Nine former ambassadors or senior officials caution any action may undercut government in Kabul
Former U.S. ambassadors to Afghanistan on Tuesday warned against a major troop withdrawal without a comprehensive peace accord as an envoy said he had sealed a draft deal with the Taliban.
The nine former ambassadors or senior officials—who served under presidents George W. Bush, Barack Obama and Donald Trump—cautioned against any action that would undercut the government in Kabul. “A major withdrawal of U.S. forces should follow, not come in advance, of [a] real peace agreement,” the former envoys, including James Dobbins, John Negroponte and Ryan Crocker, said in a joint statement. “The initial U.S. drawdown should not go so far or so fast that the Taliban believe that they can achieve military victory. In that case, they will not make compromises for peace with other Afghan political forces,” they wrote in the statement released by the Atlantic Council think tank.
The Taliban have refused official talks with President Ashraf Ghani’s government, believing it is illegitimate. “Giving way to the Taliban’s refusal to negotiate with Afghan government would let the Taliban determine with whom it will negotiate,” the former envoys said. “Afghans deserve to determine their government and who will represent them in peace negotiations.”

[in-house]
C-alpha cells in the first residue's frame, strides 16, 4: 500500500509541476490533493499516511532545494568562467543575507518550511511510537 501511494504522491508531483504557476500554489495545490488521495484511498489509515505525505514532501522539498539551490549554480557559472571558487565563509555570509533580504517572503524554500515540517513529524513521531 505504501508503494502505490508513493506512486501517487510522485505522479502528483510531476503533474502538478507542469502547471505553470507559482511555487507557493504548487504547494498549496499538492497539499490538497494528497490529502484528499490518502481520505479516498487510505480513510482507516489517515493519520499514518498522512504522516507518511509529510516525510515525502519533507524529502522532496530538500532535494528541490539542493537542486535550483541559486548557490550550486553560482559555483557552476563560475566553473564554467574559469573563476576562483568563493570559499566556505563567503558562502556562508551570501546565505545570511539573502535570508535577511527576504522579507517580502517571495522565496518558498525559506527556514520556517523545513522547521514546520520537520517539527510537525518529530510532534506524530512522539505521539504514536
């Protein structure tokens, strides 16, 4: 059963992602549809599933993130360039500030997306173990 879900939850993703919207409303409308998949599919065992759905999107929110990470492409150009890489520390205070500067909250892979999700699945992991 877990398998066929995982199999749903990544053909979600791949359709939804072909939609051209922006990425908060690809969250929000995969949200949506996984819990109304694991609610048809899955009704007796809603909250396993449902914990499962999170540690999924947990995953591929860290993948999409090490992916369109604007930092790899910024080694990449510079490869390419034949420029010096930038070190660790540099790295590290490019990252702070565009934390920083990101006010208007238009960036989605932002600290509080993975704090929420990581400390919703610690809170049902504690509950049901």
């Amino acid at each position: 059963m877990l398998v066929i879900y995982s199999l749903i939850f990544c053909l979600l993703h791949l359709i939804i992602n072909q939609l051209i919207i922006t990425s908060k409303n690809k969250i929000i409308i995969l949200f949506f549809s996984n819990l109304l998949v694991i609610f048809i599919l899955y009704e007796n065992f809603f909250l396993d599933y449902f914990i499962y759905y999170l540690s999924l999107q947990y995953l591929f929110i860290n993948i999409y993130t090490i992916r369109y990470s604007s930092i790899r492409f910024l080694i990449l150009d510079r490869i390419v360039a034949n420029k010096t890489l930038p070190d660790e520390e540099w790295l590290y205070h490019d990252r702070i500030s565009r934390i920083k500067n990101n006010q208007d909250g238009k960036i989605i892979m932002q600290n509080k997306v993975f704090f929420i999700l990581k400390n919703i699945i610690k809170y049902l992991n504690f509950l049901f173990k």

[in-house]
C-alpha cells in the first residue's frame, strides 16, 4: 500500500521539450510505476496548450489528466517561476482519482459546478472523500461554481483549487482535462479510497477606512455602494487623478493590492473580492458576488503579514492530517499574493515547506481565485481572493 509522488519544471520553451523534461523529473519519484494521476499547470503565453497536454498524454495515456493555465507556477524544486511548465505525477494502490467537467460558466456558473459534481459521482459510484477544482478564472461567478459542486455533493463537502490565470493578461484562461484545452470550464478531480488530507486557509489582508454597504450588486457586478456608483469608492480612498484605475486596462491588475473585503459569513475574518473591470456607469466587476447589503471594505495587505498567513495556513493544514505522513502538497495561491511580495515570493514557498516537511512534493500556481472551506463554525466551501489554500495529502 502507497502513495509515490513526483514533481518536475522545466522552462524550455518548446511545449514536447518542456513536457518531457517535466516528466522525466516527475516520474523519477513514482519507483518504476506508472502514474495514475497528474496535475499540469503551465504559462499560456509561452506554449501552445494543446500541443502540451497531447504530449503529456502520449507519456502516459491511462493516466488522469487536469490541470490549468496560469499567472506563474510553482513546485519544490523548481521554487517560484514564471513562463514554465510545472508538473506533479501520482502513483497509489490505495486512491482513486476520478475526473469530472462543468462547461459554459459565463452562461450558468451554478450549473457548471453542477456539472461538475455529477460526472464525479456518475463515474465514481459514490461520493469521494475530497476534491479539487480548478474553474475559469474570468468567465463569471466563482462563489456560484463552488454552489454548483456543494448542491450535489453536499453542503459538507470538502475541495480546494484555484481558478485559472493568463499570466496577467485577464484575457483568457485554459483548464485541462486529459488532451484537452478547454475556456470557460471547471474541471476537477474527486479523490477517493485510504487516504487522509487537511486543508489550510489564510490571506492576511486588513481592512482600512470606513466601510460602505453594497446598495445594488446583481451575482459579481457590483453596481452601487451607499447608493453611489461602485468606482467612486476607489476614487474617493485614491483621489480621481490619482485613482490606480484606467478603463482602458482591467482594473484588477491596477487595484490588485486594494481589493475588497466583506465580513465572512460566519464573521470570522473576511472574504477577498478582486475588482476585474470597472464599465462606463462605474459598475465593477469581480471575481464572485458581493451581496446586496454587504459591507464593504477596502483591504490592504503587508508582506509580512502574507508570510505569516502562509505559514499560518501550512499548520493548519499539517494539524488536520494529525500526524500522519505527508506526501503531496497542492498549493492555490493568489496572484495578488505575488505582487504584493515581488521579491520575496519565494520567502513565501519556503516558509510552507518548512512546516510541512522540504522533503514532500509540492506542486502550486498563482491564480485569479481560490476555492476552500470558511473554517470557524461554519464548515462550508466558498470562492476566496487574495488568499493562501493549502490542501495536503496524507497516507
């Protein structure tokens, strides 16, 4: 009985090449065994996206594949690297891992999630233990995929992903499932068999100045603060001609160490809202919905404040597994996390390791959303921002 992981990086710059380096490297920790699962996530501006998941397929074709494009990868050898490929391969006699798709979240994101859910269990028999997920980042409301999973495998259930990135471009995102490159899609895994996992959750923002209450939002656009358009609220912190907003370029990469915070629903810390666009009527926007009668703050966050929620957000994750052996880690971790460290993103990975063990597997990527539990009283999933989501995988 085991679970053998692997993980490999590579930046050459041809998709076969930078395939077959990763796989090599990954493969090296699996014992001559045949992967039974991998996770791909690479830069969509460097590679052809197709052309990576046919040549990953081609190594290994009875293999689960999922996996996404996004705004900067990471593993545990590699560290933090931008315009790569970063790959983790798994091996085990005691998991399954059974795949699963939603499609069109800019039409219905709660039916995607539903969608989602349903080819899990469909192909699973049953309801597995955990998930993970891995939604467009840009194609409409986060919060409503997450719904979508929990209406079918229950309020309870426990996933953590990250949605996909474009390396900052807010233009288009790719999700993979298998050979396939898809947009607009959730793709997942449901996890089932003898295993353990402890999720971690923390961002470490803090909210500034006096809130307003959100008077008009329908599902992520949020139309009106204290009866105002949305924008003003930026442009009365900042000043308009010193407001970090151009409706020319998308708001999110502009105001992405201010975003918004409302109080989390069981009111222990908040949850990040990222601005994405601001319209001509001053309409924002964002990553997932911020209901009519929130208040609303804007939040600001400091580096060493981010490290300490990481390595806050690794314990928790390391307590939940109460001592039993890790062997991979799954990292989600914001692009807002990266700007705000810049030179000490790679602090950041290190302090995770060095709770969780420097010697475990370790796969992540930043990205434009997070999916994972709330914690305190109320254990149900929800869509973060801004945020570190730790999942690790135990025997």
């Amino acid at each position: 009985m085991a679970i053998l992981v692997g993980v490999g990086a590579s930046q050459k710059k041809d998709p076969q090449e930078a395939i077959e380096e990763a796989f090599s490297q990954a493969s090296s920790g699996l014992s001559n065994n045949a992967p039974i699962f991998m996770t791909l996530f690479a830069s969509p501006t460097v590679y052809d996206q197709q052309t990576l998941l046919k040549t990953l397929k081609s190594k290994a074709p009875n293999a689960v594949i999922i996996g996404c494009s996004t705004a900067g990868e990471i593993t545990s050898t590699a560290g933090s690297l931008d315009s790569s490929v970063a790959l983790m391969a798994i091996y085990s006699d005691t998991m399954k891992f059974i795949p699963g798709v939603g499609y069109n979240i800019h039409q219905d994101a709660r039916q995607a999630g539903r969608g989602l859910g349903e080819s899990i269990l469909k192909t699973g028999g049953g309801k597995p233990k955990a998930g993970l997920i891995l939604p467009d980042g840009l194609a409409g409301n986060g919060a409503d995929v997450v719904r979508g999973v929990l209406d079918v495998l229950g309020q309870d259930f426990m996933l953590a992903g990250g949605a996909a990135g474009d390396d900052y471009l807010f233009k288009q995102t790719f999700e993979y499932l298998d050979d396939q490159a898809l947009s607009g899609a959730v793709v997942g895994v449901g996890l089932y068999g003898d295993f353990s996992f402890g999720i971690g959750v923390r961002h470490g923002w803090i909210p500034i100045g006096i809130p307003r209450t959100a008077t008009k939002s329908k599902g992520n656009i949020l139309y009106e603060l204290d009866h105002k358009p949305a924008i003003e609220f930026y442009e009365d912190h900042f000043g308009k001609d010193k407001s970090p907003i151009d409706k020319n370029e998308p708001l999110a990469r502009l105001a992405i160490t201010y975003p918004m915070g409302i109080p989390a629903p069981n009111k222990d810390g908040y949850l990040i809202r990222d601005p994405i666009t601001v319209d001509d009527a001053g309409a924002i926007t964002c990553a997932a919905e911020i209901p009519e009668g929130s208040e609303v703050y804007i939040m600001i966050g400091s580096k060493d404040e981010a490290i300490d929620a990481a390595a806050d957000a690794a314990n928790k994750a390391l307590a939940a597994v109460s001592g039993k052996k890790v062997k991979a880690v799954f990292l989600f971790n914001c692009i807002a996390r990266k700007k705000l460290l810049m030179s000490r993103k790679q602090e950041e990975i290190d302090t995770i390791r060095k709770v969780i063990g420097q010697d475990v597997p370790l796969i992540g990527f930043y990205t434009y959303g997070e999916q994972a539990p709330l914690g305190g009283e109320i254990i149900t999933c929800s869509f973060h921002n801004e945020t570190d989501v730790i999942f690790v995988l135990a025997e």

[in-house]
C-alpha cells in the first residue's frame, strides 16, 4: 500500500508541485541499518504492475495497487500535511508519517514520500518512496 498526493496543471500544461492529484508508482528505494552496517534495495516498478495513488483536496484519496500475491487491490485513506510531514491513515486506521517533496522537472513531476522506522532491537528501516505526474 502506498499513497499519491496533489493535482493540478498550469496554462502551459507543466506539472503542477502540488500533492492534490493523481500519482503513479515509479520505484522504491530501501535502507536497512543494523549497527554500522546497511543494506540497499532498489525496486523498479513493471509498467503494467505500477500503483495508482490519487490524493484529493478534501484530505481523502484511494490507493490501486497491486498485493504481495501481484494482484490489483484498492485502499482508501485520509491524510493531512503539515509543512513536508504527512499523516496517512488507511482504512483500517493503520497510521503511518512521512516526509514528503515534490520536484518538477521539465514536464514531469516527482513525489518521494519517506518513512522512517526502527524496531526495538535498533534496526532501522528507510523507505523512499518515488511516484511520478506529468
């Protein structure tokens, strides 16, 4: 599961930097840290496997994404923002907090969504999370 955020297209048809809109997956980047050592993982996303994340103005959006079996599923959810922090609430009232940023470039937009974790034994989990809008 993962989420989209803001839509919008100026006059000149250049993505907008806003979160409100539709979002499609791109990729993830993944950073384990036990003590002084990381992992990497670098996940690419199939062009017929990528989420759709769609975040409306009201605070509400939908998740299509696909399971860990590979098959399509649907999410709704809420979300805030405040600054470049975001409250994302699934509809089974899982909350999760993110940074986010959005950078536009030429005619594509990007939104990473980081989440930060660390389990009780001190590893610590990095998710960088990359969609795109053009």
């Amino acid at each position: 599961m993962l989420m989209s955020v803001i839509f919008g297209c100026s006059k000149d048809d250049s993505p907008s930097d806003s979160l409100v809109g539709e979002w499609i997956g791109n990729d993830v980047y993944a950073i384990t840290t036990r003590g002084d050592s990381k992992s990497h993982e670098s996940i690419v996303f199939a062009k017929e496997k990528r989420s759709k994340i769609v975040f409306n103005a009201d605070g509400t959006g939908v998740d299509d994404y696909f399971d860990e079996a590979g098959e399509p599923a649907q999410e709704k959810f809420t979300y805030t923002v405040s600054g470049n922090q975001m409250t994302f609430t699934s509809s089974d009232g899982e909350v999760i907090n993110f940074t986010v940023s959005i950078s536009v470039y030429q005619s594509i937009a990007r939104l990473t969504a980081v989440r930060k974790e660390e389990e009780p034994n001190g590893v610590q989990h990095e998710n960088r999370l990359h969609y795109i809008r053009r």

The former diplomats said that they were not advocating an endless U.S. military involvement but said that Afghanistan was no longer a “major war for us,” with Afghan forces doing most fighting.
Trump has been impatient to end the longest-ever U.S. war, which dislodged the extremist Taliban regime after the September 11, 2001 attacks, believing that the operation is no longer worth the cost.
Zalmay Khalilzad, the U.S. diplomat who has led nearly a year of negotiations with the Taliban, said in Kabul on Tuesday that he had reached a deal in talks in Doha but was awaiting approval by Trump. Khalilzad told Afghanistan’s Tolo News that U.S. troops would leave five bases and that the Taliban would in turn vow to cut ties with Al Qaeda and open negotiations with the Kabul government.